Packing Curved Objects / 396
Ignacio Antonio Salas Donoso, Gilles Chabert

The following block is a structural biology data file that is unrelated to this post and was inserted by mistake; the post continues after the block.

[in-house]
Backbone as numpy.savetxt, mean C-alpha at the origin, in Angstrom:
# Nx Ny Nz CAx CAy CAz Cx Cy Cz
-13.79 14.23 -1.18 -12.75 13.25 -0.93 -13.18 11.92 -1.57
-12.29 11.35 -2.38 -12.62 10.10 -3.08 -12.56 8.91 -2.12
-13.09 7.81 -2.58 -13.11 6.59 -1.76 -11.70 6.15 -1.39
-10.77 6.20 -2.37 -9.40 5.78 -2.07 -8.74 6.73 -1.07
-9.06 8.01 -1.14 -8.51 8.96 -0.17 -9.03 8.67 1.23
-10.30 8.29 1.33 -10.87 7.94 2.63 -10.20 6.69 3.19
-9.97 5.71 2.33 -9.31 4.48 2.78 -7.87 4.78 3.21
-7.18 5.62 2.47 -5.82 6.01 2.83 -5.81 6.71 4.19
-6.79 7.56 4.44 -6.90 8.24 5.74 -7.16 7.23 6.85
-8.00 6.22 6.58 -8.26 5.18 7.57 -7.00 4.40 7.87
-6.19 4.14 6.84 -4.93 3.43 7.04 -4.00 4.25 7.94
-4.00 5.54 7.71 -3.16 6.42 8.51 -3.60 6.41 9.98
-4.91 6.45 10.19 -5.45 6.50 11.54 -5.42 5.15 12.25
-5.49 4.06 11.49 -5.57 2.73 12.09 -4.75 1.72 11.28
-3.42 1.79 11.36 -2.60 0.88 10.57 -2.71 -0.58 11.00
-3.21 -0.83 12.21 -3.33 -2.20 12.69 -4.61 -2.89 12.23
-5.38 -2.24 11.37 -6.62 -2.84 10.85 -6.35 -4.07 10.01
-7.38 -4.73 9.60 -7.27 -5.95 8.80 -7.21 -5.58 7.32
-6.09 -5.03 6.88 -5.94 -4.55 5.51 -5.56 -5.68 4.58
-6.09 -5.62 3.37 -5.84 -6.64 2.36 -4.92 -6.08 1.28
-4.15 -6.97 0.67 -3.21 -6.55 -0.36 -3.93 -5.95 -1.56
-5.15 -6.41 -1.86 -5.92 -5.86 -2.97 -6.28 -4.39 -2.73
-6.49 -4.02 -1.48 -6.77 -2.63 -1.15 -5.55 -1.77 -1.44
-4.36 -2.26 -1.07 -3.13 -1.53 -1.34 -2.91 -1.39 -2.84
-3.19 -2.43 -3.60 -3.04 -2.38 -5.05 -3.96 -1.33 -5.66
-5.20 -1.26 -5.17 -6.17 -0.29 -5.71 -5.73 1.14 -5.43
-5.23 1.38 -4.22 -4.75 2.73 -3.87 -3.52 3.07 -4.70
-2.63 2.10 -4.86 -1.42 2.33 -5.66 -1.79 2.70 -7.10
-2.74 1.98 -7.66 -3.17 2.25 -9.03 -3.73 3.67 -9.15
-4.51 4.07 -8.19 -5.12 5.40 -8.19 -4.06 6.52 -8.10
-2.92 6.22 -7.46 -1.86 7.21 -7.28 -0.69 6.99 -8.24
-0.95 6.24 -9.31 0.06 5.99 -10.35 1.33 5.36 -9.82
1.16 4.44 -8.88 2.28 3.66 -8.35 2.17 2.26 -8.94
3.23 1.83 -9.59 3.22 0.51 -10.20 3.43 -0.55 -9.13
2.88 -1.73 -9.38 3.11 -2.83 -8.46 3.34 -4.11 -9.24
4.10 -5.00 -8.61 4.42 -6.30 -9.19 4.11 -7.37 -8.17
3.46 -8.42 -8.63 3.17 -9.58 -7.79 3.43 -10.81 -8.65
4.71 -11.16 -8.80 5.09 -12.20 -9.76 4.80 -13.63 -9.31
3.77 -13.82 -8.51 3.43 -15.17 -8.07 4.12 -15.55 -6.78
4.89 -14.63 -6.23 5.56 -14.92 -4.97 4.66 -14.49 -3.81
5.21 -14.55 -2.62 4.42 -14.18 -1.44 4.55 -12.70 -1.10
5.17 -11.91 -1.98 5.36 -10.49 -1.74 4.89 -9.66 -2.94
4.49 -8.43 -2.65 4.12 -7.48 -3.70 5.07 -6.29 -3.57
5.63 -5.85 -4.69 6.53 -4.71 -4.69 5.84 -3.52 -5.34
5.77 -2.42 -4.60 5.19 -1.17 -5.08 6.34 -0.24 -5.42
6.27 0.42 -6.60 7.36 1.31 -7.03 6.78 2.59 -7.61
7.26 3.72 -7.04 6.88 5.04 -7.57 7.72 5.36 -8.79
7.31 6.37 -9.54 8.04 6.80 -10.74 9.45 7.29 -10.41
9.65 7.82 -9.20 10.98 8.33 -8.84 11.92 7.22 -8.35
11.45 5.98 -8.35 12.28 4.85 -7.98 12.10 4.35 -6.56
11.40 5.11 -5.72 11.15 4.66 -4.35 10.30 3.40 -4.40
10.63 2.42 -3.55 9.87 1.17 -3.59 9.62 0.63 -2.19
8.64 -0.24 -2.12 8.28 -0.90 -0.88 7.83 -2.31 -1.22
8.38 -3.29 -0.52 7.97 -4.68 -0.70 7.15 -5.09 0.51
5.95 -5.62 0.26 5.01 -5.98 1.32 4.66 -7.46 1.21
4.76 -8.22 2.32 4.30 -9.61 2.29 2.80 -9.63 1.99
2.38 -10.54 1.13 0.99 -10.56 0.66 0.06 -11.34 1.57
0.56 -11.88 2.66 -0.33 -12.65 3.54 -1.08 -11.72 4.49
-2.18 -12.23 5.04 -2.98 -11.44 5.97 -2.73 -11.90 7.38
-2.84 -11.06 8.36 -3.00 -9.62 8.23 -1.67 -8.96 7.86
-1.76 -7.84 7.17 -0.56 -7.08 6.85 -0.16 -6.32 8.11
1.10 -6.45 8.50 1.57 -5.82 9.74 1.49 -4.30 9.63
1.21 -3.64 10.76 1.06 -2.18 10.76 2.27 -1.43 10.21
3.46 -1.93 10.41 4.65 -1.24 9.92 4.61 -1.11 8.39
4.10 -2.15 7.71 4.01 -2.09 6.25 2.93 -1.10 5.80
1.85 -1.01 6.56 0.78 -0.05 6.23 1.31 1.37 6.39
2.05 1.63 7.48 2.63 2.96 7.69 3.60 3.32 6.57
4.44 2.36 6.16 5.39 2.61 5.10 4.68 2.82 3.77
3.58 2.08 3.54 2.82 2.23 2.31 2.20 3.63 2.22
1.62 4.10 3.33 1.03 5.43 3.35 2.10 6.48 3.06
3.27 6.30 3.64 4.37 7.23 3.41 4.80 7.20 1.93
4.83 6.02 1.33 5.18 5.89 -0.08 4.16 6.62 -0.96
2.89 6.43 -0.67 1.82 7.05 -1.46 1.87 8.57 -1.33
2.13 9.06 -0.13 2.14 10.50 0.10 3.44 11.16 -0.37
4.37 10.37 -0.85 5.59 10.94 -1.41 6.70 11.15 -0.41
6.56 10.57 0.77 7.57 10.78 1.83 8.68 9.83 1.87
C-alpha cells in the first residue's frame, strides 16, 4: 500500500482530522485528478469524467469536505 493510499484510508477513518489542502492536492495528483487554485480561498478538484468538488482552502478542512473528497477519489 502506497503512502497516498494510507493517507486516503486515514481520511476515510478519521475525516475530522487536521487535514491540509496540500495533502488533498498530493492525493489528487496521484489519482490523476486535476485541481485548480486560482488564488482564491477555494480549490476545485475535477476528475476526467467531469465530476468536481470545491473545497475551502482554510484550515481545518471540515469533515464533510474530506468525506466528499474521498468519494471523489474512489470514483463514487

This paper deals with the problem of packing two-dimensional objects of quite arbitrary shapes including in particular curved shapes (like ellipses) and assemblies of them. This problem arises in industry for the packaging and transport of bulky objects which are not individually packed into boxes, like car spare parts. There has been considerable work on packing curved objects but, most of the time, with specific shapes; one famous example being the circle packing problem. There is much less algorithm for the general case where different shapes can be mixed together. A successful approach has been proposed recently in Martinez et al. (T. Martinez, L. Vitorino, F. Fages, and A. Aggoun. On Solving Mixed Shapes Packing Problems by Continuous Optimization with the CMA Evolution Strategy. In Proceedings of the first BRICS countries congress on Computational Intelligence, 2013) and the algorithm we propose here is an extension of their work. Martinez et al. use a stochastic optimization algorithm with a fitness function that gives a violation cost and equals zero when objects are all packed. Their main idea is to define this function as a sum of n!/(2!(n-2)!) elementary functions that measure the overlapping between each pair of different objects. However, these functions are ad-hoc formulas. Designing ad-hoc formulas for every possible combination of object shapes can be a very tedious task, which dramatically limits the applicability of their approach. The aim of this paper is to generalize the approach by replacing the ad-hoc formulas with a numerical algorithm that automatically measures the overlapping between two objects. Then, we come up with a fully black-box packing algorithm that accept any kind of objects.